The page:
The Landmarks

A poem by John Greenleaf Whittier

I.

Through the streets of Marblehead
Fast the red-winged terror sped;

Blasting, withering, on it came,
With its hundred tongues of flame,

Where St. Michael's on its way
Stood like chained Andromeda,

Waiting on the rock, like her,
Swift doom or deliverer!

Church that, after sea-moss grew
Over walls no longer new,

Counted generations five,
Four entombed and one alive;

Heard the martial thousand tread
Battleward from Marblehead;

Saw within the rock-walled bay
Treville's liked pennons play,

And the fisher's dory met
By the barge of Lafayette,

Telling good news in advance
Of the coming fleet of France!

Church to reverend memories, dear,
Quaint in desk and chandelier;

Bell, whose century-rusted tongue
Burials tolled and bridals rung;

Loft, whose tiny organ kept
Keys that Snetzler's hand had swept;

Altar, o'er whose tablet old
Sinai's law its thunders rolled!

Suddenly the sharp cry came
"Look! St. Michael's is aflame!"

Round the low tower wall the fire
Snake-like wound its coil of ire.

Sacred in its gray respect
From the jealousies of sect,

"Save it," seemed the thought of all,
"Save it, though our roof-trees fall!"

Up the tower the young men sprung;
One, the bravest, outward swung

By the rope, whose kindling strands
Smoked beneath the holder's hands,

Smiting down with strokes of power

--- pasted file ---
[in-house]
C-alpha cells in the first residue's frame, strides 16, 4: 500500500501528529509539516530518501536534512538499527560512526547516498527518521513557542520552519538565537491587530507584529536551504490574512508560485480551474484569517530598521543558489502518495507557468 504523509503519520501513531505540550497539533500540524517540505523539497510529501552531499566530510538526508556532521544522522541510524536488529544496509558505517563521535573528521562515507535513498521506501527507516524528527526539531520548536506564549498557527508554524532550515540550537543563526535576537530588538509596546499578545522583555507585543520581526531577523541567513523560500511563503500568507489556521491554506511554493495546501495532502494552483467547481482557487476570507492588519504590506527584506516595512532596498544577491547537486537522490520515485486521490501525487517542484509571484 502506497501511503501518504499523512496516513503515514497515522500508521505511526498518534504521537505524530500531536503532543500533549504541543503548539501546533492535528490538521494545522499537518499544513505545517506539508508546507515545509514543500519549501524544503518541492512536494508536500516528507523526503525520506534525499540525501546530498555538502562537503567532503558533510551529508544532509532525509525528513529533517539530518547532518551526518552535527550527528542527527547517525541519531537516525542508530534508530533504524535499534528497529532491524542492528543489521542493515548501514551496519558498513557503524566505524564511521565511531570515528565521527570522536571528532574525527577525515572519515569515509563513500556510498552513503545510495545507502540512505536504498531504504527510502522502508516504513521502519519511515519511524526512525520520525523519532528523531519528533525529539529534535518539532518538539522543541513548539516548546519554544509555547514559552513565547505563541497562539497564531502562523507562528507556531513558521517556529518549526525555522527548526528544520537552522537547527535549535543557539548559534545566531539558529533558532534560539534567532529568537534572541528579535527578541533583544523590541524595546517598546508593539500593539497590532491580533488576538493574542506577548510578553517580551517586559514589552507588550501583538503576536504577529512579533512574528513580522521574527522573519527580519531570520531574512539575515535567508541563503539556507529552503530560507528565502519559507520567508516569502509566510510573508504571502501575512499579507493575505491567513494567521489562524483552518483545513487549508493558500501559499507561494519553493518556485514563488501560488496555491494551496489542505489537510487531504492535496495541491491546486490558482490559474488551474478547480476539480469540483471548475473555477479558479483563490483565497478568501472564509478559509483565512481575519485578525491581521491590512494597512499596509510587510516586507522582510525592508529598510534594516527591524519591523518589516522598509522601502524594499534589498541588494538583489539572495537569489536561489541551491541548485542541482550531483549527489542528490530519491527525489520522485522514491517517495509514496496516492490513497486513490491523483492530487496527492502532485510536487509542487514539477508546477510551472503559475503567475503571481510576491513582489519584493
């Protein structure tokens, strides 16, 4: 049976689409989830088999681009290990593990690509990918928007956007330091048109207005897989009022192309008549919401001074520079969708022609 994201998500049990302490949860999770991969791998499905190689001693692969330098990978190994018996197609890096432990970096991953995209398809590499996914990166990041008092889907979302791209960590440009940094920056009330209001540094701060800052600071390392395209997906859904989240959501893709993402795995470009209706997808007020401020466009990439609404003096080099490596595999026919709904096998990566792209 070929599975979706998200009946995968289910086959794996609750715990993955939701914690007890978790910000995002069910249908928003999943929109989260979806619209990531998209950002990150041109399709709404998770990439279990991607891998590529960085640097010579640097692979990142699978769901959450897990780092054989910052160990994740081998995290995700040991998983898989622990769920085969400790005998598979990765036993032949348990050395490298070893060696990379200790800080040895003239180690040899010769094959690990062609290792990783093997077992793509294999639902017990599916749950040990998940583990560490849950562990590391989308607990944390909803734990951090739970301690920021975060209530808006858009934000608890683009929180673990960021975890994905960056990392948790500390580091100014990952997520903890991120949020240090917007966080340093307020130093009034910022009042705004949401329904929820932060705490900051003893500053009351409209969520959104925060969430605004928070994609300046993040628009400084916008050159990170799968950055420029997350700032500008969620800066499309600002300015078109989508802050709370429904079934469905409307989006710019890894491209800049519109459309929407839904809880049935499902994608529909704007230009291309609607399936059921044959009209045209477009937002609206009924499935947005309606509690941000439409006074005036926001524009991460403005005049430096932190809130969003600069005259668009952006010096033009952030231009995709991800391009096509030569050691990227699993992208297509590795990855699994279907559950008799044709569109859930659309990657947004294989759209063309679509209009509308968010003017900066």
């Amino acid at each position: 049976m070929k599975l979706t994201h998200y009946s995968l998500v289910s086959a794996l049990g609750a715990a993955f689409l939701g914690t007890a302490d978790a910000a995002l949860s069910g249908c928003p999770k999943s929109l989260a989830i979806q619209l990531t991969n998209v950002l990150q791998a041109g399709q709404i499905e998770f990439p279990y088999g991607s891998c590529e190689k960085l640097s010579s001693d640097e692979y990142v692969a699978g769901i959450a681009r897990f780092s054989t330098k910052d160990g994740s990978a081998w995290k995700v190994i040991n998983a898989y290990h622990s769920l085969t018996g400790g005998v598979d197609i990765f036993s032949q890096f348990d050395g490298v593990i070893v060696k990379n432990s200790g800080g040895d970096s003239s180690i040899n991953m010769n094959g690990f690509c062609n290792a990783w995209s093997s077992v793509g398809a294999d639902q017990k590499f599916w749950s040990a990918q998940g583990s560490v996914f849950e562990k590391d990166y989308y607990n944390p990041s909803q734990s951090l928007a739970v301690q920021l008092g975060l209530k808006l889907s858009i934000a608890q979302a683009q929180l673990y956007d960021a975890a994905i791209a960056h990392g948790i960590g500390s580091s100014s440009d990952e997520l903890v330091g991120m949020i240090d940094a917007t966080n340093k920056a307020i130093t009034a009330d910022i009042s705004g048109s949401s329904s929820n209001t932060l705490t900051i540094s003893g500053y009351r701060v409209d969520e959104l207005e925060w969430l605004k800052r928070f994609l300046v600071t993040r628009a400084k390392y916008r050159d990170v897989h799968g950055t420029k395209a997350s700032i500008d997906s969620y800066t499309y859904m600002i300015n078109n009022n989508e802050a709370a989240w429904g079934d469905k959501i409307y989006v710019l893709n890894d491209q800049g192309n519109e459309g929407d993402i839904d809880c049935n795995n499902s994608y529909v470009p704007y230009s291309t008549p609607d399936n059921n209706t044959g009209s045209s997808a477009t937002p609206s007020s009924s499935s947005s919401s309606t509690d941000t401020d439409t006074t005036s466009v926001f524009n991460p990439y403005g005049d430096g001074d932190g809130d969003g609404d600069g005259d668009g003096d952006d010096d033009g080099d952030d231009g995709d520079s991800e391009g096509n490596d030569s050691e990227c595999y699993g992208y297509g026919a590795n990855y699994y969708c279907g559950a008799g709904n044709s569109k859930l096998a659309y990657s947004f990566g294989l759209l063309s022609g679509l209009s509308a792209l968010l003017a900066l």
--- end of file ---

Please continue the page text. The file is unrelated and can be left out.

Burning fragments from the tower.

Then the gazing crowd beneath
Broke the painful pause of breath;

Brave men cheered from street to street,
With home's ashes at their feet;

Houseless women kerchiefs waved:
"Thank the Lord! St. Michael's saved!"

II.

In the heart of Boston town
Stands the church of old renown,

From whose walls the impulse went
Which set free a continent;

From whose pulpit's oracle
Prophecies of freedom fell;

And whose steeple-rocking din
Rang the nation's birth-day in!

Standing at this very hour
Perilled like St. Michael's tower,

Held not in the clasp of flame,
But by mammon's grasping claim.

Shall it be of Boston said
She is shamed by Marblehead?

City of our pride! as there,
Hast thou none to do and dare?

Life was risked for Michael's shrine;
Shall not wealth be staked for thine?

Woe to thee, when men shall search
Vainly for the Old South Church;

When from Neck to Boston Stone,
All thy pride of place is gone;

When from Bay and railroad car,
Stretched before them wide and far,

Men shall only see a great
Wilderness of brick and slate,

Every holy spot o'erlaid
By the commonplace of trade!

City of our love': to thee
Duty is but destiny.

True to all thy record saith,
Keep with thy traditions faith;

Ere occasion's overpast,
Hold its flowing forelock fast;

Honor still the precedents
Of a grand munificence;

In thy old historic way
Give, as thou didst yesterday

At the South-land's call, or on
Need's demand from fired St. John.

Set thy Church's muffled bell
Free the generous deed to tell.

Let thy loyal hearts rejoice
In the glad, sonorous voice,

Ringing from the brazen mouth
Of the bell of the Old South,

Ringing clearly, with a will,
"What she was is Boston still!"

Reader Comments

Tell us what you think of 'The Landmarks' by John Greenleaf Whittier

comments powered by Disqus

Home | Search | About this website | Contact | Privacy Policy